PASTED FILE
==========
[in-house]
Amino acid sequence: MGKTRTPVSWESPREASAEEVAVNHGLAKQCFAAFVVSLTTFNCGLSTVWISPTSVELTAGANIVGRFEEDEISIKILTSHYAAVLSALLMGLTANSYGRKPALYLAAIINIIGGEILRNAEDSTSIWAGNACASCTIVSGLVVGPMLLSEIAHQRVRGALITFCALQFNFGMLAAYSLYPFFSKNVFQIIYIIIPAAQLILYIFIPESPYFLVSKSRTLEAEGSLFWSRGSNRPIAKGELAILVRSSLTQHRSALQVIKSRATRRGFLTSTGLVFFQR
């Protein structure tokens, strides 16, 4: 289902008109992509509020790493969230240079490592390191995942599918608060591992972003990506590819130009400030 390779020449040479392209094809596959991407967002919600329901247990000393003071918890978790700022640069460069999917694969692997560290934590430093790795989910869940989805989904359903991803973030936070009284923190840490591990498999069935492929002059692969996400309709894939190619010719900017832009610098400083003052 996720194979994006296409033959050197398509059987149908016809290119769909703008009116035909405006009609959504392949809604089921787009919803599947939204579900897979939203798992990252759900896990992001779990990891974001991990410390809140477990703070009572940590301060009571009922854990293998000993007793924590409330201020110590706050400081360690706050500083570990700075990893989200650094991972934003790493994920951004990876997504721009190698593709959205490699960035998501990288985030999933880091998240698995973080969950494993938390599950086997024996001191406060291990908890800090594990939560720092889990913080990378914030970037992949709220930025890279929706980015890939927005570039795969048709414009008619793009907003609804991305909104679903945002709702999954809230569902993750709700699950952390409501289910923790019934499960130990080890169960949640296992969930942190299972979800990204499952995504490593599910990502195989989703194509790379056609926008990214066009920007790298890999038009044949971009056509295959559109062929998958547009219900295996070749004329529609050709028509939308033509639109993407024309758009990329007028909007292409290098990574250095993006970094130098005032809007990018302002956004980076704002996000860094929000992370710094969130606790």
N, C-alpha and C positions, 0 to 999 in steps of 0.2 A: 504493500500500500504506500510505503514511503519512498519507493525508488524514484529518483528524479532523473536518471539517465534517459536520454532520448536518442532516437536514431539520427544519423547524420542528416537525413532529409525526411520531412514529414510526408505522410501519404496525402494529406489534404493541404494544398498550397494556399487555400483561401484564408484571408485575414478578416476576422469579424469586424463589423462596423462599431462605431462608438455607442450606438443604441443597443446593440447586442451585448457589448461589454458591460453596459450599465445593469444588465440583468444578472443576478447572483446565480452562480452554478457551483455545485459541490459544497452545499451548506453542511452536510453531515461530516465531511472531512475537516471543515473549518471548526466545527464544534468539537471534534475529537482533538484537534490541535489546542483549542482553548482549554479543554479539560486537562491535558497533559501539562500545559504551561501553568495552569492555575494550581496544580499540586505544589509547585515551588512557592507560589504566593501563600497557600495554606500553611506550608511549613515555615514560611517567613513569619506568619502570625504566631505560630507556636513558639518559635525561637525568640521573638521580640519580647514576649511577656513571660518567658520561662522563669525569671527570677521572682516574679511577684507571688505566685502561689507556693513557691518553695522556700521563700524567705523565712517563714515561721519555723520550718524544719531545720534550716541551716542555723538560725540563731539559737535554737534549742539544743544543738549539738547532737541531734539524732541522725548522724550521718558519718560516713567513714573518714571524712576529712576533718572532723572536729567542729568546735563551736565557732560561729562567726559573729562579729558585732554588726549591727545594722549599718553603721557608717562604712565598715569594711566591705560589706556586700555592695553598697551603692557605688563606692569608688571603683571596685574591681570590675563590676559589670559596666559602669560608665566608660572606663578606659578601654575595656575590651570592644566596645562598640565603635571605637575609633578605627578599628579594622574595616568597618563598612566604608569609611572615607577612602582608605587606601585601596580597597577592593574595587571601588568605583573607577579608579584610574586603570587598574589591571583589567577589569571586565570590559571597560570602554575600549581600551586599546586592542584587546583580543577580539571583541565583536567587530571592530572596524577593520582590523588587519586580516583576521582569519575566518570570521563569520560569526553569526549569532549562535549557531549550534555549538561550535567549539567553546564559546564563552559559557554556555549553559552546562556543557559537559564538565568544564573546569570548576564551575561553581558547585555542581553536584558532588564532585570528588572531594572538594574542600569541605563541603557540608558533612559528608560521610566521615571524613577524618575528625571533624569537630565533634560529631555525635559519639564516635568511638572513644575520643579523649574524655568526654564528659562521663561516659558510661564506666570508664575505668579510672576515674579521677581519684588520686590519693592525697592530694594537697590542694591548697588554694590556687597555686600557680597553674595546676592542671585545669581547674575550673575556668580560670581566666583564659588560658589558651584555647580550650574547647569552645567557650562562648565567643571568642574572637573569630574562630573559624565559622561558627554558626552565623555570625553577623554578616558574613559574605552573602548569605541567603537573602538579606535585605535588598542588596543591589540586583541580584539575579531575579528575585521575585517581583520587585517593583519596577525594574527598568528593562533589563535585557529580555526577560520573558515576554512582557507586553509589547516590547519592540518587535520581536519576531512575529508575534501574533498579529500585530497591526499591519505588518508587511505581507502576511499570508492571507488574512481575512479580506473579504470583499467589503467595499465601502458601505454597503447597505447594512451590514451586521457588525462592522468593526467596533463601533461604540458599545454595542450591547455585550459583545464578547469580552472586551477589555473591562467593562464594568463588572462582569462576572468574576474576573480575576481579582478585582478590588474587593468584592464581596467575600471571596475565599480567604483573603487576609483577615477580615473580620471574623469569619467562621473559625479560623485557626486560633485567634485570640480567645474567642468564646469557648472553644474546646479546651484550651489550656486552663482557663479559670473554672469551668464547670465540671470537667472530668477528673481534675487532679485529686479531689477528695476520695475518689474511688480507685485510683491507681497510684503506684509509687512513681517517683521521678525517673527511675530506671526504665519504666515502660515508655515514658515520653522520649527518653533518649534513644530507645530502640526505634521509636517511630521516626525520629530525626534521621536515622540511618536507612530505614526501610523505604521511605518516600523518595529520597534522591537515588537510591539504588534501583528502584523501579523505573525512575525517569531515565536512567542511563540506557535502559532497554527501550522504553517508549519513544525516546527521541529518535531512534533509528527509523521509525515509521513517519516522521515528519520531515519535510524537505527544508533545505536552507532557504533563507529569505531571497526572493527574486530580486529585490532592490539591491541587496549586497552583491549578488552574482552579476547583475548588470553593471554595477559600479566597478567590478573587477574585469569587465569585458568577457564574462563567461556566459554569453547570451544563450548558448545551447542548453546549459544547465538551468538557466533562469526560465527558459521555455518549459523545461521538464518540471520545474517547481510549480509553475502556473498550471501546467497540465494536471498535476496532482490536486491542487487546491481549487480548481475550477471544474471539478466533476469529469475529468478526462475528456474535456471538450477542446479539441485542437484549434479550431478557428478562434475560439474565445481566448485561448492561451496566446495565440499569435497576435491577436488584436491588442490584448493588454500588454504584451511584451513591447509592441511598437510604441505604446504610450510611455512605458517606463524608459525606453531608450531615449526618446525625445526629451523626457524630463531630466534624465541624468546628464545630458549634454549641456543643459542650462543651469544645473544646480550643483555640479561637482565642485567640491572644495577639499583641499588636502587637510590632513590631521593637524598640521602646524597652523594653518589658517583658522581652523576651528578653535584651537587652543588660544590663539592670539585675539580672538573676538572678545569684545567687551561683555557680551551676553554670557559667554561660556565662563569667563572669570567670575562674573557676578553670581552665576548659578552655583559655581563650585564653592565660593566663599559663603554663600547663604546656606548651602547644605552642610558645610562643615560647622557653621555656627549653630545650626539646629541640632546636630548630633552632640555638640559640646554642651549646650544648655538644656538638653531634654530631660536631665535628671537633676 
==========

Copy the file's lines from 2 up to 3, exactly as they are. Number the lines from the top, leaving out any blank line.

Amino acid sequence: MGKTRTPVSWESPREASAEEVAVNHGLAKQCFAAFVVSLTTFNCGLSTVWISPTSVELTAGANIVGRFEEDEISIKILTSHYAAVLSALLMGLTANSYGRKPALYLAAIINIIGGEILRNAEDSTSIWAGNACASCTIVSGLVVGPMLLSEIAHQRVRGALITFCALQFNFGMLAAYSLYPFFSKNVFQIIYIIIPAAQLILYIFIPESPYFLVSKSRTLEAEGSLFWSRGSNRPIAKGELAILVRSSLTQHRSALQVIKSRATRRGFLTSTGLVFFQR
């Protein structure tokens, strides 16, 4: 289902008109992509509020790493969230240079490592390191995942599918608060591992972003990506590819130009400030 390779020449040479392209094809596959991407967002919600329901247990000393003071918890978790700022640069460069999917694969692997560290934590430093790795989910869940989805989904359903991803973030936070009284923190840490591990498999069935492929002059692969996400309709894939190619010719900017832009610098400083003052 996720194979994006296409033959050197398509059987149908016809290119769909703008009116035909405006009609959504392949809604089921787009919803599947939204579900897979939203798992990252759900896990992001779990990891974001991990410390809140477990703070009572940590301060009571009922854990293998000993007793924590409330201020110590706050400081360690706050500083570990700075990893989200650094991972934003790493994920951004990876997504721009190698593709959205490699960035998501990288985030999933880091998240698995973080969950494993938390599950086997024996001191406060291990908890800090594990939560720092889990913080990378914030970037992949709220930025890279929706980015890939927005570039795969048709414009008619793009907003609804991305909104679903945002709702999954809230569902993750709700699950952390409501289910923790019934499960130990080890169960949640296992969930942190299972979800990204499952995504490593599910990502195989989703194509790379056609926008990214066009920007790298890999038009044949971009056509295959559109062929998958547009219900295996070749004329529609050709028509939308033509639109993407024309758009990329007028909007292409290098990574250095993006970094130098005032809007990018302002956004980076704002996000860094929000992370710094969130606790």